March 16, 2016
A RAND Corporation report provides the first-ever county-level examination of wages and employment for workers in the Appalachia region with science, technology, engineering and mathematics (STEM) training for careers in the oil and gas industry and in advanced manufacturing. The 27 counties are located in Ohio, Pennsylvania and West Virginia.
There has been an increasing demand for employees with a STEM education in the region, and in 2014, Chevron partnered with the Allegheny Conference on Community Development and the Benedum Foundation to create the Appalachia Partnership Initiative. The initiative is a multi-year social investment program to support long-term, sustainable economic growth in the tri-state region by preparing K-12 students and local workers for jobs in the energy and advanced manufacturing sectors.
“We know from previous research that even with the usual fluctuation of energy demand and prices, employers continue to have a need to fill jobs and attract talent, especially for middle-skilled jobs that require a STEM education,” said the report's lead author Gabriella Gonzalez, senior sociologist at RAND, a nonprofit research organization.
The report asks whether there is evidence that local labor markets are adjusting to increases in demand for workers to fill STEM positions, and whether the local talent pool is graduating students from high schools and colleges with skills and in fields that could be utilized in the STEM labor market.
The RAND report, intended to set a baseline that will help measure the ongoing success of the effort, includes these key findings:
- The utilities industry is the STEM-related industry providing the highest median wages in the region.
- The occupations of engineering and architecture have the highest median wages of STEM-related occupations across all industries.
- The number of regional jobs in STEM-related industries and occupations is increasing, while those in other industries and occupations are decreasing.
- Between 2010–2011 and 2012–2013, Ohio and West Virginia had high-school graduation rates comparable to the rest of the nation, while Pennsylvania consistently outperformed the national average. Graduation rates in Pennsylvania also improved the most in those years (by 3.5 percentage points), compared to only 2 percentage points for Ohio, West Virginia and the nation.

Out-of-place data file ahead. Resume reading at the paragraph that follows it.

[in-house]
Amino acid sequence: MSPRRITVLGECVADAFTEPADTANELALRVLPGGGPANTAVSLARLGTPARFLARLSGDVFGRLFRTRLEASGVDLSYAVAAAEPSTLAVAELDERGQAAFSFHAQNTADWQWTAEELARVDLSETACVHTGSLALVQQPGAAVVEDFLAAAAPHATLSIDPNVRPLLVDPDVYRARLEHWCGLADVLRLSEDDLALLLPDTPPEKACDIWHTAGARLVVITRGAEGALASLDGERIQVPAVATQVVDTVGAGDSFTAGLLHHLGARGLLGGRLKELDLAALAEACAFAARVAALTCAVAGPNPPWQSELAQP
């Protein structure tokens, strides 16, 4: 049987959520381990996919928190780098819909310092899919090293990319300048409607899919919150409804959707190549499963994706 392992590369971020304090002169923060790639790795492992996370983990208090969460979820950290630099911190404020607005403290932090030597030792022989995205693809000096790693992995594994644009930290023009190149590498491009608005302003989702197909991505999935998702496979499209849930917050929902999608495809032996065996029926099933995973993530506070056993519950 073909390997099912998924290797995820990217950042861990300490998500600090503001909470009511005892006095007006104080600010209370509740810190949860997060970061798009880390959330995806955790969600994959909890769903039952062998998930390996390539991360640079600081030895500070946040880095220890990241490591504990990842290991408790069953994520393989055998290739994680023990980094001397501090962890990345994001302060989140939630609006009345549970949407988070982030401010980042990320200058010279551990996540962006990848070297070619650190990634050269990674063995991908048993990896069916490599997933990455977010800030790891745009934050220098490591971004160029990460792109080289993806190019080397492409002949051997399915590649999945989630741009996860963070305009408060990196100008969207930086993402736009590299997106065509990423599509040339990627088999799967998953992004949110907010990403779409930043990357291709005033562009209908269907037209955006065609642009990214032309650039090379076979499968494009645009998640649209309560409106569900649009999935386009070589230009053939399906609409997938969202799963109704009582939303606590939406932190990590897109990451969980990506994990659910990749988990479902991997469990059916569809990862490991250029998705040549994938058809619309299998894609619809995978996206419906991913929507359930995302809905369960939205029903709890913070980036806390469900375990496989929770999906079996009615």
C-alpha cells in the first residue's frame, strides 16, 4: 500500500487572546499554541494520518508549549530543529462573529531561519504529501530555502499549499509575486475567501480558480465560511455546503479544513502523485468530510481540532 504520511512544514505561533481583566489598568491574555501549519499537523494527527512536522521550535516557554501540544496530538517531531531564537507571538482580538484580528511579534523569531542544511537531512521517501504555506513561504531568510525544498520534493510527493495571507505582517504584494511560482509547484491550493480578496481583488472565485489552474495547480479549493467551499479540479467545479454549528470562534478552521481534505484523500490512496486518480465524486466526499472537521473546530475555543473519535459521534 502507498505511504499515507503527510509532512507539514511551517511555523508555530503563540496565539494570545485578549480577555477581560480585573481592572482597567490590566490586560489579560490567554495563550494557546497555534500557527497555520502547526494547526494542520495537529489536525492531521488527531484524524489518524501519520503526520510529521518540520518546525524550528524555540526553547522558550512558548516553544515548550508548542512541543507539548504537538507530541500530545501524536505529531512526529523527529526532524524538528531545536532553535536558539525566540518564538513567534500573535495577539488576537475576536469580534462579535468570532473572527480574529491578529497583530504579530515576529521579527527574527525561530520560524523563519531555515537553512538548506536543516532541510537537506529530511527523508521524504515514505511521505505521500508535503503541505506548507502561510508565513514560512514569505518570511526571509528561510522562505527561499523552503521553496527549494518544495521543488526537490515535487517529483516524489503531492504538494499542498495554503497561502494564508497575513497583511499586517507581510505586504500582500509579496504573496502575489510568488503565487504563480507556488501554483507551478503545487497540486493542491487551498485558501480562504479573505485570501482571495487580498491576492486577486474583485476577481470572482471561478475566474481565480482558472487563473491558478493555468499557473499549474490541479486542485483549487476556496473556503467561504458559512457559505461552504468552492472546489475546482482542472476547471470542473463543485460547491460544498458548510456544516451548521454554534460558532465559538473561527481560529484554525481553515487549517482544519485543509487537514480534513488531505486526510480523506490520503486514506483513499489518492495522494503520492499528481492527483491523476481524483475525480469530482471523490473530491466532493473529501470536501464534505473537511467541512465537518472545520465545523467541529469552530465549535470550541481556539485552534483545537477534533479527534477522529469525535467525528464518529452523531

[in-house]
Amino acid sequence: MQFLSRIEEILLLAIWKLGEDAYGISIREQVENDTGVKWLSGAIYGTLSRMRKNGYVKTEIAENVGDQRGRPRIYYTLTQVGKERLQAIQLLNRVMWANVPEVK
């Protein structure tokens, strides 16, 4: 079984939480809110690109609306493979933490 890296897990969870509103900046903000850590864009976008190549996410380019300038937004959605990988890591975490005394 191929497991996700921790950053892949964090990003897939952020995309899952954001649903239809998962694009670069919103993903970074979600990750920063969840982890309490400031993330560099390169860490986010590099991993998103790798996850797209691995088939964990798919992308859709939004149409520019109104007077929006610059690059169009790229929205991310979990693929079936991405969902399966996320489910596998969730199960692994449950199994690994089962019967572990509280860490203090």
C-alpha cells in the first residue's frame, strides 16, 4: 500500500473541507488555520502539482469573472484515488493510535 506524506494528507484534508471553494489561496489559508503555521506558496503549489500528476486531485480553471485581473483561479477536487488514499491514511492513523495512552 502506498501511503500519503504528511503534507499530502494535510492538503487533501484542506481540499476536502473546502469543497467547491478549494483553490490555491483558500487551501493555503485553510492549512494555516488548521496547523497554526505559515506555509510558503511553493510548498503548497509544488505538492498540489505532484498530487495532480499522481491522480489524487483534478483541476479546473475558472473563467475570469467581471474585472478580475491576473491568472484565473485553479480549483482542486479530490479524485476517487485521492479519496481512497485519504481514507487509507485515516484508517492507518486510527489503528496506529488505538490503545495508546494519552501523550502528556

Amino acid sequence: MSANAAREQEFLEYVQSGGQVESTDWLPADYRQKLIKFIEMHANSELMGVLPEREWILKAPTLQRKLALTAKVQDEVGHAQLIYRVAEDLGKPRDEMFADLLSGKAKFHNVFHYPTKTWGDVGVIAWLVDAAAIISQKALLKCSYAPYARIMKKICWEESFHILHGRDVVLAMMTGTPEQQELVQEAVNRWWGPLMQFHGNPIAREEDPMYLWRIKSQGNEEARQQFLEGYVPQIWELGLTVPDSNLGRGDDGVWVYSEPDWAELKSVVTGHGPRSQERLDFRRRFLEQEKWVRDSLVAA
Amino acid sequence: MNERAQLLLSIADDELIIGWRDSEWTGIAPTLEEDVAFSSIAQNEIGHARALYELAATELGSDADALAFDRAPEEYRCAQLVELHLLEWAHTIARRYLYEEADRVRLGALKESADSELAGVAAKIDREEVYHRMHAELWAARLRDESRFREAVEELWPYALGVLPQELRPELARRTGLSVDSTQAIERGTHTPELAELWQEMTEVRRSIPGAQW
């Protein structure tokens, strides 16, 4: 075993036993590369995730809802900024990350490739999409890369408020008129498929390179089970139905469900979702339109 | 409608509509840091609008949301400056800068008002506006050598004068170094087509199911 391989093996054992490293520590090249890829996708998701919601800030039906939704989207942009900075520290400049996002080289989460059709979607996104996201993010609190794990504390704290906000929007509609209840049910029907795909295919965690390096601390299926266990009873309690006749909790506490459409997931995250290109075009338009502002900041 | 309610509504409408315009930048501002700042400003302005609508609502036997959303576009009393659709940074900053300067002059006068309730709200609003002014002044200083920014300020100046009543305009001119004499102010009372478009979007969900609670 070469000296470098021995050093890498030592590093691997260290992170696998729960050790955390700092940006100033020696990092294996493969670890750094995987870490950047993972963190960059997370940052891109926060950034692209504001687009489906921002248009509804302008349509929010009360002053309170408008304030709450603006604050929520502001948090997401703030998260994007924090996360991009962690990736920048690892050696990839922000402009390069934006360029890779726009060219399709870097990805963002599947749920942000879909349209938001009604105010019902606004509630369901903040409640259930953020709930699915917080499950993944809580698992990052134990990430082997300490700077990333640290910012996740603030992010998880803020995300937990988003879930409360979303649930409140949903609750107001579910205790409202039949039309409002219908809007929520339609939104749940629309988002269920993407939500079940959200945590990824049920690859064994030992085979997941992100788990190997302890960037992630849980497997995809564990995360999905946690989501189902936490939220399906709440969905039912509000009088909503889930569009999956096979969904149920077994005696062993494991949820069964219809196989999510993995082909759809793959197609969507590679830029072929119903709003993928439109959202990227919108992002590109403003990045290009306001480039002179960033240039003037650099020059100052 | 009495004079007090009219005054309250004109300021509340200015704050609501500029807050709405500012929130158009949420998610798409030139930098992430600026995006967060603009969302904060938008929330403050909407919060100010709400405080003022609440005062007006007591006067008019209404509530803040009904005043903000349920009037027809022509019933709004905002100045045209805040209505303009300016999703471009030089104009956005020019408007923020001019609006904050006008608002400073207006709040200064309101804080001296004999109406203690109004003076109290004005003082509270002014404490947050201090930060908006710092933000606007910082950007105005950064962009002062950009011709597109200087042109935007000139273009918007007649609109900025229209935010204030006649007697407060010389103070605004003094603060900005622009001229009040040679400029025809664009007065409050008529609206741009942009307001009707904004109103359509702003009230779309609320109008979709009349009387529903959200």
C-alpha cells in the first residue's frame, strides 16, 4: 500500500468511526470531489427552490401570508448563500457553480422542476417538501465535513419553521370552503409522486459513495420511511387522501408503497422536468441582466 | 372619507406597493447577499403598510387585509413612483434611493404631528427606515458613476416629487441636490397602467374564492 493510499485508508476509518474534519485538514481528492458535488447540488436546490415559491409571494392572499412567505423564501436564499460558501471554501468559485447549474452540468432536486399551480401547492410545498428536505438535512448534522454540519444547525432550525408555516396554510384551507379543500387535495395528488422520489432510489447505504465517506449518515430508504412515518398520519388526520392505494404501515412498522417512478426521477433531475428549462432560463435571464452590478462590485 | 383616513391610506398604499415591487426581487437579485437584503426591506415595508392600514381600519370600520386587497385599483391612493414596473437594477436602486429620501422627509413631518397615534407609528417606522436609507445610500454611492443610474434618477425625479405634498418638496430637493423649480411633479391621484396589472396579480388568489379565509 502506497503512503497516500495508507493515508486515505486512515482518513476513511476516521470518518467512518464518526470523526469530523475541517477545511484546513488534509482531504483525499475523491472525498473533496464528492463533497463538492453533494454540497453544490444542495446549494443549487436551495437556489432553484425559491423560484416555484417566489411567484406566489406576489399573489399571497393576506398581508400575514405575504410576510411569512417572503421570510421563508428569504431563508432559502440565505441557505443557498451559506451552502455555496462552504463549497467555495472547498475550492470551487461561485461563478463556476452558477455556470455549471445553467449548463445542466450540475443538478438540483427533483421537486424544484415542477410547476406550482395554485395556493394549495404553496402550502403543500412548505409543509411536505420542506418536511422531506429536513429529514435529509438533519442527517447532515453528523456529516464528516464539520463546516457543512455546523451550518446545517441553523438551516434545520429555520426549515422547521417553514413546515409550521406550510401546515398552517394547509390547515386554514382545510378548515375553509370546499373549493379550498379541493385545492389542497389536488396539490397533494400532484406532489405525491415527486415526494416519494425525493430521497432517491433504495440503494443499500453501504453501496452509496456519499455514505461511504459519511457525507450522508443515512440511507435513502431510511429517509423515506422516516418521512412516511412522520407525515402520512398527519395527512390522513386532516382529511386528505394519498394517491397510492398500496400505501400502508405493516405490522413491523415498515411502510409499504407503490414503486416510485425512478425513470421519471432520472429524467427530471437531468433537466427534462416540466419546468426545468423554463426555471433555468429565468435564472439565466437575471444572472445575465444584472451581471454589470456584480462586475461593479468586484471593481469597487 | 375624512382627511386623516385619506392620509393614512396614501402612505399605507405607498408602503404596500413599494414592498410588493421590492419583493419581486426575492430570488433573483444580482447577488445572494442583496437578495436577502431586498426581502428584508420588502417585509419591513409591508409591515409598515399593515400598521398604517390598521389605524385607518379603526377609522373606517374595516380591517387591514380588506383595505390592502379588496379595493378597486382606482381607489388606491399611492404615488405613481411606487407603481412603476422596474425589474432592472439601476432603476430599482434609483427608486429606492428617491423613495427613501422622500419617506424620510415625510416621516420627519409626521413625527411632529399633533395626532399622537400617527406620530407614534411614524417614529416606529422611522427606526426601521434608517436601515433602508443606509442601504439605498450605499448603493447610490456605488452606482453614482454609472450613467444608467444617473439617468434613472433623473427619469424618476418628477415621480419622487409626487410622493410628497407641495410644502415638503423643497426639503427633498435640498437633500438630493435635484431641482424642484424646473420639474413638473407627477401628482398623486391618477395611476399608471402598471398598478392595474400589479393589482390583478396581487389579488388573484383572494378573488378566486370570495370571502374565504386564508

- Relative to the national average, a higher percentage of degrees granted from post-secondary institutions in the initiative region are in STEM fields, particularly associate's degrees and one- and two-year certificate programs.
Over five years, the project will track the progress and capture trends in the region's energy and advanced manufacturing sectors. The research team believes that in future years the information could be used to inform leaders across the 27-counties about where there is demand for educating and employing local talent in STEM careers.
“RAND's objective analysis is critical to measuring which programs funded by the Appalachia Partnership Initiative have the greatest impact on building the workforce and growing the region's economy,” said Trip Oliver, public affairs manager for Chevron Appalachia. “This region's long history of energy and manufacturing presents a unique opportunity for a collaborative program like the initiative to serve as a catalyst for change and a model for impactful public-private partnership.”
Researchers caution the work is intended to be a barometer of economic wellbeing in the region and should not be used to draw conclusions on how well a particular county is meeting the demands of employers for particular skills.
Support for this research was provided by Chevron. The report, “Wages, Employment, and STEM Education in Ohio, Pennsylvania, and West Virginia,” and information about the Appalachia Partnership Initiative is available at www.rand.org.
This research was conducted by RAND Education, a division of the RAND Corporation. Its mission is to bring accurate data and careful, objective analysis to the national debate on education policy.